What is the Price of “Free”?

In April of the year 2000, I stood tall in the computer department of the Irving, TX CompUSA, getting ready to buy our families 1st high-powered home PC.  As I stood there with my full head of hair blowing in the high-powered air conditioning (I can dream, can’t I), I was optimistic that my $2,500.00 purchase of a 1.5 GHZ processor with a whopping 20 GB hard drive and a maximum 512KB of RAM could never be stopped but boy was I wrong.  But wait … did I forget to mention that they threw in a “FREE” $25 ink jet printer that only lasted 18 prints and then got thrown into my apartment dumpster?  The sad part of that story is that the “FREE printer” is what made me drive to Irving instead of driving to Best Buy for the same computer without the printer for the same price.

We were asked to read 3 articles this week that all hovered over the same topic …how do we handle the future of our internet?  Stuart Moulthrop‘s article was rather long-winded and directed to the computer experts of the world but I couldn’t help but laugh every time I saw the word Xanadu. Every time that word popped up on the screen I thought of Olivia Newton-John’s movie from the 80’s and had to refocus after doing my Grease mega mix dance off but I was glad when the article was over.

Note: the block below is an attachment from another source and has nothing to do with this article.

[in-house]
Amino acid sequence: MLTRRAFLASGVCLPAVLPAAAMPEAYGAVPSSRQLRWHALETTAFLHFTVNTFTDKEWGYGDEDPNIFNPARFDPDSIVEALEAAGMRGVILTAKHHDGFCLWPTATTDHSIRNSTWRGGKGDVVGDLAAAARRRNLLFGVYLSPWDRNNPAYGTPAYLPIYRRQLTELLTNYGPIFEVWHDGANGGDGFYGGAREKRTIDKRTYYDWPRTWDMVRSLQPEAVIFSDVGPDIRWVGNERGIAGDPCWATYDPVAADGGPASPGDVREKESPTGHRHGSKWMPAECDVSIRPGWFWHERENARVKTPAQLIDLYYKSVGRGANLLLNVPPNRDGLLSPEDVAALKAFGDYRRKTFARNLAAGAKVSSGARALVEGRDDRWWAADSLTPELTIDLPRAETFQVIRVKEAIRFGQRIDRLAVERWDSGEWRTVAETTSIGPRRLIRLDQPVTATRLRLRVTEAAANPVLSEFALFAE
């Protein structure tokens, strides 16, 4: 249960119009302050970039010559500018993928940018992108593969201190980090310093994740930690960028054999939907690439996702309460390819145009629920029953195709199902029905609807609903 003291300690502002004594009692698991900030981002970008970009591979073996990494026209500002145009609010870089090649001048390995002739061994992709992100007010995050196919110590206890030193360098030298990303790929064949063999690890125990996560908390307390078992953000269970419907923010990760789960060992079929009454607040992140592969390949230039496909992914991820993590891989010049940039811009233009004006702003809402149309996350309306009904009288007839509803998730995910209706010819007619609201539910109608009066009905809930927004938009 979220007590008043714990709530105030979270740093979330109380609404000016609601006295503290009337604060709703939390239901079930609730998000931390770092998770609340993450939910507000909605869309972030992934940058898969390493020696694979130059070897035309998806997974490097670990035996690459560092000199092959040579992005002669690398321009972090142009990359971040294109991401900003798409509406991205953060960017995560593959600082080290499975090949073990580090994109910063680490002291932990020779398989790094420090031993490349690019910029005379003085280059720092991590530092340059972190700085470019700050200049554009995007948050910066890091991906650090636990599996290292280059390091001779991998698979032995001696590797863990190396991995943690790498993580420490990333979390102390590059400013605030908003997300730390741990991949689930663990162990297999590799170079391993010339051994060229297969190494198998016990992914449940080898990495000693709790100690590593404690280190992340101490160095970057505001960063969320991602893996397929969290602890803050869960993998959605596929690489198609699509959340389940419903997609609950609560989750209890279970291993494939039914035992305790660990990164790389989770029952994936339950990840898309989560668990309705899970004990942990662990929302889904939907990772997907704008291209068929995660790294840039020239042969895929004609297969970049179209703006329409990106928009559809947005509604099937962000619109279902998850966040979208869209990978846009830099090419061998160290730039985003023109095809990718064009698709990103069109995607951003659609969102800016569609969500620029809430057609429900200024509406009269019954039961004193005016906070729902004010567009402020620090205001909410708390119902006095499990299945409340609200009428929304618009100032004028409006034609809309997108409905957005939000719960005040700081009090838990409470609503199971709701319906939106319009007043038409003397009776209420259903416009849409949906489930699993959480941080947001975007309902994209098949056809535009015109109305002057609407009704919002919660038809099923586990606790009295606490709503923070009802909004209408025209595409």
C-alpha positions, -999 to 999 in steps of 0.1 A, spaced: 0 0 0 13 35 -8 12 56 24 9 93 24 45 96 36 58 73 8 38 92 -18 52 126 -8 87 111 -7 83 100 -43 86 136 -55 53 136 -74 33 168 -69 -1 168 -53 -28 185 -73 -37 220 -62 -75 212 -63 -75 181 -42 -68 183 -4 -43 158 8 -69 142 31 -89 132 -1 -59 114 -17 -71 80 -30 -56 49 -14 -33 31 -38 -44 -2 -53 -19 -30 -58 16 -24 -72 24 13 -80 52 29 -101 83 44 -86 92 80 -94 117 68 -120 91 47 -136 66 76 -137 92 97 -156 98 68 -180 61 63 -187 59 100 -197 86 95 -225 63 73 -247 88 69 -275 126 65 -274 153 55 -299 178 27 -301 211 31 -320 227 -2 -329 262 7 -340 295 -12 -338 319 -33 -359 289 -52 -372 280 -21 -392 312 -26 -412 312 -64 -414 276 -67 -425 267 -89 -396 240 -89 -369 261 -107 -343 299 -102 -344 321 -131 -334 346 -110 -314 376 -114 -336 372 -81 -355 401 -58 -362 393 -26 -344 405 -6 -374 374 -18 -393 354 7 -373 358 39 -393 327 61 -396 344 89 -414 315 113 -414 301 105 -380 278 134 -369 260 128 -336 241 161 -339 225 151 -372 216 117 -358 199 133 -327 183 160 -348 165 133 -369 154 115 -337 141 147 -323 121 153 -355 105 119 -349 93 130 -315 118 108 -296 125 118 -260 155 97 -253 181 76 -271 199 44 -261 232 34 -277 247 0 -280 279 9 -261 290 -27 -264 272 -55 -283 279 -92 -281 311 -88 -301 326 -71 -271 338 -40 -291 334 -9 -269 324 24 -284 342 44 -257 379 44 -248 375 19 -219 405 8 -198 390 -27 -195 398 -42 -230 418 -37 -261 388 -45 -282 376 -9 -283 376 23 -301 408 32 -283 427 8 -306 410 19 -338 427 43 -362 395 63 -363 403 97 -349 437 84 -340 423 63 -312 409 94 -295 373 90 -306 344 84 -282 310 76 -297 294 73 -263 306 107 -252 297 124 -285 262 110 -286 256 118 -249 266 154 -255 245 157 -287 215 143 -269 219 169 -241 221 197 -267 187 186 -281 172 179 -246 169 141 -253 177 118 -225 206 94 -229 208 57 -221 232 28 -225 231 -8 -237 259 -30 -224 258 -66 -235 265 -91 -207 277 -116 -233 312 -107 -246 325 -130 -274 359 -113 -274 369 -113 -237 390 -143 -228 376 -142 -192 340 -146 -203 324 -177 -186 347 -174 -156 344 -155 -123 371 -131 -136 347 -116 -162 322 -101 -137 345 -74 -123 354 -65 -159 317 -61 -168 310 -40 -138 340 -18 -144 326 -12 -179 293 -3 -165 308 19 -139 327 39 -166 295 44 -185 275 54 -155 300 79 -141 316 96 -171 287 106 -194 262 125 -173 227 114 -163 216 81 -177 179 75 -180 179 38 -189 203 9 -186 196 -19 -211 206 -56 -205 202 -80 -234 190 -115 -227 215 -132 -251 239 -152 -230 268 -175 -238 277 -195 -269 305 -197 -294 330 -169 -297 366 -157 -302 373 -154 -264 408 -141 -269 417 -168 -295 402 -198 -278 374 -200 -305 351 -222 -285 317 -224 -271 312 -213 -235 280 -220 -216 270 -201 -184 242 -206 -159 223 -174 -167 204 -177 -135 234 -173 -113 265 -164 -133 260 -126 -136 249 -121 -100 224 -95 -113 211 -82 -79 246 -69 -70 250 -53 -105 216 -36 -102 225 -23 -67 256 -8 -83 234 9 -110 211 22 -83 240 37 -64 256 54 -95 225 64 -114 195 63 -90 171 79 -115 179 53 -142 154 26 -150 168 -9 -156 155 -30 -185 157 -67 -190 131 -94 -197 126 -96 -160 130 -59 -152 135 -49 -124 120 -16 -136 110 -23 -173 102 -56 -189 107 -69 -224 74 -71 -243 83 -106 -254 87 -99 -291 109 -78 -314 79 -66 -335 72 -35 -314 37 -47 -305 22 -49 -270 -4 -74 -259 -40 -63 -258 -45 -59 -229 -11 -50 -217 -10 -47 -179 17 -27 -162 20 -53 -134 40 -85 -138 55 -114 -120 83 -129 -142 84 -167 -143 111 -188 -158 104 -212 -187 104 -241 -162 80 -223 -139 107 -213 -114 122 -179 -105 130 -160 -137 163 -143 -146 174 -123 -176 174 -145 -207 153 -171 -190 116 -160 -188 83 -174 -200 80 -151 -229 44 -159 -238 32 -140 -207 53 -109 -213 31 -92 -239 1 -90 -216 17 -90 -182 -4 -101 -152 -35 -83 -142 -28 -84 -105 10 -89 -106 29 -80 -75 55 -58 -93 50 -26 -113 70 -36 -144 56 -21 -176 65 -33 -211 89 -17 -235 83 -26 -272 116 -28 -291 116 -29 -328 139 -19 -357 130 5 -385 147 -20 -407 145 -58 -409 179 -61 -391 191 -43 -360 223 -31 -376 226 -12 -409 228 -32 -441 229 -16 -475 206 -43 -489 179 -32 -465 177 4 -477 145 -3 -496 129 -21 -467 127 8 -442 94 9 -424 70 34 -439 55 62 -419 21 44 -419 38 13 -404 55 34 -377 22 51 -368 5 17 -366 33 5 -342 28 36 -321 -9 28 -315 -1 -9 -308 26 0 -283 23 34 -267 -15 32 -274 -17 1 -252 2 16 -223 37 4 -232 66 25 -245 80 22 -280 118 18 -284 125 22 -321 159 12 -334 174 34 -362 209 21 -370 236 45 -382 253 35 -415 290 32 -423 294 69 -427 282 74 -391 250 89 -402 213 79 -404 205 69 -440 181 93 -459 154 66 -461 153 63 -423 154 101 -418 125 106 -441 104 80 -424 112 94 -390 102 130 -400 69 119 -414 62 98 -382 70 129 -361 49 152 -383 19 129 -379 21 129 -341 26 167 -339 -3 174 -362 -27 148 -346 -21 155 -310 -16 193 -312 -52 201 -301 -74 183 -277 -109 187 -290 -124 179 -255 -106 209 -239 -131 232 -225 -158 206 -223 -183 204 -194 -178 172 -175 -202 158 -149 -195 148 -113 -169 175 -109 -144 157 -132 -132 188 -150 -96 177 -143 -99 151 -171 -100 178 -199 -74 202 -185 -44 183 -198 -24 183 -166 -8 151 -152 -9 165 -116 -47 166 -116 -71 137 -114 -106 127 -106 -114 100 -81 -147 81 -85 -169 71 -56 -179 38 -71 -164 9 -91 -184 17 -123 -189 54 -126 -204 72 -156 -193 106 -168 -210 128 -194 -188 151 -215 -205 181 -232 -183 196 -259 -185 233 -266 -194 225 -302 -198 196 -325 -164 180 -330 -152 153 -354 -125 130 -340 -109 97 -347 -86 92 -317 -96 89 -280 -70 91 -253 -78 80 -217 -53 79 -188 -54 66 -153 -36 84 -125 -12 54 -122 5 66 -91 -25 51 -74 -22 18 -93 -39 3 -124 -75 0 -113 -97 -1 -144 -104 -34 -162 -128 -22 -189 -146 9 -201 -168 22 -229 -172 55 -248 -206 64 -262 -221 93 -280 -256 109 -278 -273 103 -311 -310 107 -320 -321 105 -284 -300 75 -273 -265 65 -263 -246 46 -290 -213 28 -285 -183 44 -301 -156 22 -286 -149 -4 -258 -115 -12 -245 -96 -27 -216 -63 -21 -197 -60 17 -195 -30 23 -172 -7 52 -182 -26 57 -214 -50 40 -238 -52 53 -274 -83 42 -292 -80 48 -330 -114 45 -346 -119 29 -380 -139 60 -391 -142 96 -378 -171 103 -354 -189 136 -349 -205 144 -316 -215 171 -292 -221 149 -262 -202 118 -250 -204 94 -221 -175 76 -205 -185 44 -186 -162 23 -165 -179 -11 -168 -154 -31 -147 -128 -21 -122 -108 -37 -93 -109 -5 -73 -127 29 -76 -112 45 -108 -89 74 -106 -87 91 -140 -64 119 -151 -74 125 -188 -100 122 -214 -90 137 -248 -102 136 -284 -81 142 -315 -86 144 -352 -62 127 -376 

The 2nd article was offered up by Howard Rheingold. His article, Attention Literacy, spoke volumes to me as a student that has taken his fair share of auditorium classes and have been distracted by people on their laptops surfing the web.  It’s bad enough that most kids today “suffer” from ADD and that teachers have to fight for the attention of their own classrooms but it was rather refreshing to see him trying to stay involved with his students.  With the quick pop up screens, ads flying by and the need to stay “connected” to a social media site is just not making classes easy anymore (like that was really happening).

Now to get back on track with a little help from Malcolm Gladwell.  Gladwell’s article, Priced to Sellwas simply put as an article of supply and demand.  He mentions the price of transistors in the 60s that averaged $10 a pop but now a single transistor can be purchased for 6 ten thousands of a cent.  Now if that doesn’t get you running to your piggy bank to stock up for Christmas gifts, then I don’t know what will.

Now why is this important?

In the year 2000, a fully loaded computer ran about $2,500.00 but now you can get a cellphone that is far more powerful for about $300.  It’s amazing how quick prices will drop on technology.  Less than 5 years ago a blue ray DVD player would sell for $200 but now you can walk into Fry’s electronics and pick one up for around $70.  The technology is just moving so fast it’s hard for everyone to keep up.

Before too long we’ll be able to watch streaming movies on their release day in our own home, instead of going to a theater and that will be glorious.

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